AirFluSal Forspiro offers the proven combination of salmeterol (a long-acting inhaled ß2-agonist) and fluticasone propionate (an inhaled corticosteroid) in an innovative device. Safety, efficacy and equivalence have been proven in multiple clinical trials.

It was developed at Aeropharm GmbH in Rudolstadt, Germany, Sandoz's global respiratory Center of Excellence. Sandoz collaborated with UK-based Vectura Group plc, a respiratory product development company, in the design and development of the product. The innovative and intuitive-to-use inhaler was invented at Vectura and its design was awarded the Red Dot Product Design award in 2011, an internationally recognized quality seal awarded by the Design Zentrum Nordrhein Westfalen in Essen, Germany.

In order to improve patient experience with inhalation devices, Sandoz and Vectura collaborated closely with patients during the development process. The device includes multiple feedback mechanisms such as visual control features, which help reassure the patient about dosing and a simple lever arm to load the dose.

AirFluSal Forspiro has been launched to date in approximately 30 countries, in Europe and elsewhere.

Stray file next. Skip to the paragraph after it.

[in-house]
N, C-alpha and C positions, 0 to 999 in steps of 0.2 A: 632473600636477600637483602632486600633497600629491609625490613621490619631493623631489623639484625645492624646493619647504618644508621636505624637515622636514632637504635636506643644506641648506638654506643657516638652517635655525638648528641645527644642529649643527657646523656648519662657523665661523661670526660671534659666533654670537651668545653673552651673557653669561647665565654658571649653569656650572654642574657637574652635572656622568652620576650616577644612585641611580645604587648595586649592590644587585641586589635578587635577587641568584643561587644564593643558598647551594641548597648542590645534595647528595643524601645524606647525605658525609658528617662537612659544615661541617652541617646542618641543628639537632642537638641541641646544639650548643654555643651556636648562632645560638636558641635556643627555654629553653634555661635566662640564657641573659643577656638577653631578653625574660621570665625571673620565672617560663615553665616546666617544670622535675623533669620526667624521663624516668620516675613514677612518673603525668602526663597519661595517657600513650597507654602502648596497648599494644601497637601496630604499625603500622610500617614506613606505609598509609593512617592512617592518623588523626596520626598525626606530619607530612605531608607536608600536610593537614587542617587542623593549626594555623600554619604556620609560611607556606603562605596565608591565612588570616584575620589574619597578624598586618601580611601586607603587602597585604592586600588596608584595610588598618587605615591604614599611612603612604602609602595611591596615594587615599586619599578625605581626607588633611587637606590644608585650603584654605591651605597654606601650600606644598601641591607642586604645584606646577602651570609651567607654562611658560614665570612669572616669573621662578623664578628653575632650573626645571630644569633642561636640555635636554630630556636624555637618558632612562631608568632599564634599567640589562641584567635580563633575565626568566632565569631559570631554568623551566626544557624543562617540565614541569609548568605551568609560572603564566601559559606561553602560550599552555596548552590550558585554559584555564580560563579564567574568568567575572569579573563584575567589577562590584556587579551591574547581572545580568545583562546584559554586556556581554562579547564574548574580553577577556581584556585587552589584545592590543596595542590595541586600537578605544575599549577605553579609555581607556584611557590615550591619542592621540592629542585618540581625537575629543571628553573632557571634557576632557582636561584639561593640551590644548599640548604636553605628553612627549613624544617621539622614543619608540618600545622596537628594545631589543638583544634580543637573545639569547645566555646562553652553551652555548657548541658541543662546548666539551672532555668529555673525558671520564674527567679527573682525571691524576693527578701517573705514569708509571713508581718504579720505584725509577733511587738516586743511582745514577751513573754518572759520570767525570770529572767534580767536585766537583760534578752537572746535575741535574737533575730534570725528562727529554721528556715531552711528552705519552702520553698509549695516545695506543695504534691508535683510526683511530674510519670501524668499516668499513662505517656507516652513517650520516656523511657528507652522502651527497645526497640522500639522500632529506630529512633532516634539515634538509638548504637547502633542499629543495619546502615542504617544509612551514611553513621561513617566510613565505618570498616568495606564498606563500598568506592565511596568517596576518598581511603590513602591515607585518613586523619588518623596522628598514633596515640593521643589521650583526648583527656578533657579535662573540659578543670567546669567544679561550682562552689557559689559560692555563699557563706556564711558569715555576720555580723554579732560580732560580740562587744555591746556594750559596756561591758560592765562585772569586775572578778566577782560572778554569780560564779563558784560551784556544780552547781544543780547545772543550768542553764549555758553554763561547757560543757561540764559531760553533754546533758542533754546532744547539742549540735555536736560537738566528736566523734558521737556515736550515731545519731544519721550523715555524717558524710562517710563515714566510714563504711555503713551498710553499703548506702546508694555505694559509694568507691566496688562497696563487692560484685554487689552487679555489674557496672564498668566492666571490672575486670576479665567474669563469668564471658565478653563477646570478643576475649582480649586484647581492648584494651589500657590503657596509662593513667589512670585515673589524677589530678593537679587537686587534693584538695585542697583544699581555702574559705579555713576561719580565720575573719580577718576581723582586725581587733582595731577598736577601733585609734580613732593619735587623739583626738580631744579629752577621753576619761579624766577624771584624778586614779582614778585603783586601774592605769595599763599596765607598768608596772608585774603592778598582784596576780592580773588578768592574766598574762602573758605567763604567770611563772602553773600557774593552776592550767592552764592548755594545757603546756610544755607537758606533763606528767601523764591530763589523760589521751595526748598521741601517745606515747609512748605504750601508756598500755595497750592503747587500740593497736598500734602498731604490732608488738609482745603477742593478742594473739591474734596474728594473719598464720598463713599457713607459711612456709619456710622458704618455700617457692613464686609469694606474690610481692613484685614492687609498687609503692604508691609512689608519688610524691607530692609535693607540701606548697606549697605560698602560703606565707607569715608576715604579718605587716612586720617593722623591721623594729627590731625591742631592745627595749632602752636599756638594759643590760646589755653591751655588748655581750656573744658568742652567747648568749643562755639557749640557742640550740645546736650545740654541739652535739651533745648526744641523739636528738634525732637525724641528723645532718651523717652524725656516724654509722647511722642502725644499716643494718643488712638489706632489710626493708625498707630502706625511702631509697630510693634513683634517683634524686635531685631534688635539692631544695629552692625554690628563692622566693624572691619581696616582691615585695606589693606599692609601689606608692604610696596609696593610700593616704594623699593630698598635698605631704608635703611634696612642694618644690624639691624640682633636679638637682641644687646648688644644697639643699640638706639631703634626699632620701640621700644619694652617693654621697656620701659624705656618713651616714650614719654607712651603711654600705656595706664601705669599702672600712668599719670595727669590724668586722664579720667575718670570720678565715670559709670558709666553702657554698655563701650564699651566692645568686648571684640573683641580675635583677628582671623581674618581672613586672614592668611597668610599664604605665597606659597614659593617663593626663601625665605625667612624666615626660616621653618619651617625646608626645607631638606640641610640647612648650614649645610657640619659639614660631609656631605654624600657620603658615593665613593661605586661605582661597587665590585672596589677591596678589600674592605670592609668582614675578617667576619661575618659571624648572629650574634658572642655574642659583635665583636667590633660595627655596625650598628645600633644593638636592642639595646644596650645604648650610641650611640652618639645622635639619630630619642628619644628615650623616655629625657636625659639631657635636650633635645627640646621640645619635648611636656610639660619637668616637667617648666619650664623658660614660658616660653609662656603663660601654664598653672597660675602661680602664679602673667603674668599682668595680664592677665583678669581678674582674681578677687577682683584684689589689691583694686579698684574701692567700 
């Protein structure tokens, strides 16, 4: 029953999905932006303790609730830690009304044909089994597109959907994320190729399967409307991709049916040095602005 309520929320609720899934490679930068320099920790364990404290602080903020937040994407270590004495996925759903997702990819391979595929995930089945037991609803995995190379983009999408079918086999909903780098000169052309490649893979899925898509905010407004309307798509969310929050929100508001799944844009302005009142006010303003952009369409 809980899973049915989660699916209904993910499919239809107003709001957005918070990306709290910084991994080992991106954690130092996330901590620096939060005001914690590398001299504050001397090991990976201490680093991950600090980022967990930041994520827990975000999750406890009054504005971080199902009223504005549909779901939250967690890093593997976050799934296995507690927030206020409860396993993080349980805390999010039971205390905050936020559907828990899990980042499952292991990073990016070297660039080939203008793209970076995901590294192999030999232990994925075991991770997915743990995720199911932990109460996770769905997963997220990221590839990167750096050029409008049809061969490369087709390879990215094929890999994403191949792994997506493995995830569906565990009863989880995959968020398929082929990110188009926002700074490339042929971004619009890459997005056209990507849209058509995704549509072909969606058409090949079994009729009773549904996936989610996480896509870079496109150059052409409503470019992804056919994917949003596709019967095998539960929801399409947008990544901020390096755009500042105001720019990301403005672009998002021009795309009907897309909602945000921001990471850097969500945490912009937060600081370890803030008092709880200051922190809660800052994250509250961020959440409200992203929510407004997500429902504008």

About Sandoz
Sandoz is a global leader in generic pharmaceuticals and biosimilars. As a division of the Novartis Group, our purpose is to discover new ways to improve and extend people's lives. We contribute to society's ability to support growing healthcare needs by pioneering novel approaches to help people around the world access high-quality medicine. Our portfolio of approximately 1000 molecules, covering all major therapeutic areas, accounted for 2015 sales of USD 10.1 billion. In 2015, our products reached more than 500 million patients and we aspire to reach one billion. Sandoz is headquartered in Holzkirchen, in Germany's Greater Munich area.


[1] Bender BG, Vecino RAH, McGrath K, Jones S. Comparative analysis of persistence to treatment among
patients with asthma or COPD receiving AirFluSal® Forspiro® or Seretide® Diskus®
salmeterol/fluticasone proportionate combination therapy. J Allergy Clin Immunol Pract 2016;4:884-9.
[2] Cramer JA, Bradley-Kennedy C, Scalera A. Treatment persistence and compliance with
medications for chronic obstructive pulmonary disease. Can. Respir. J 2007; 14(1):25-29.
[3] Bender BG. Advancing the science of adherence measurement: implications for the clinician.
J Allergy Clin. Immunol. Pract. 2013; 1(1): 92-3.
[4] Antoniu SA. Adherence to inhaled therapy in COPD: effects on survival and exacerbations.
Expert Rev Pharmacoecon. Outcomes Res. 2010; 10(2):115-7.
[5] Hasford J, Uricher J, Tauscher M, Bramlage P, Virchow JC. Persistence with asthma treatment
is low in Germany especially for controller medication-a population based study of 483 051
patients. Allergy 2010; 65:347-354.
[6] Penning-van Beest F et al. three-year dispensing patterns with long-acting inhaled drugs in
COPD: a database analysis. Respir Med. 2011; 105(2):259-65.
[7] Barnes CB, Ulrik CS. Asthma and adherence to inhaled corticosteroids: current status and
future perspectives. Respir. Care 2015; 60(3):455-468.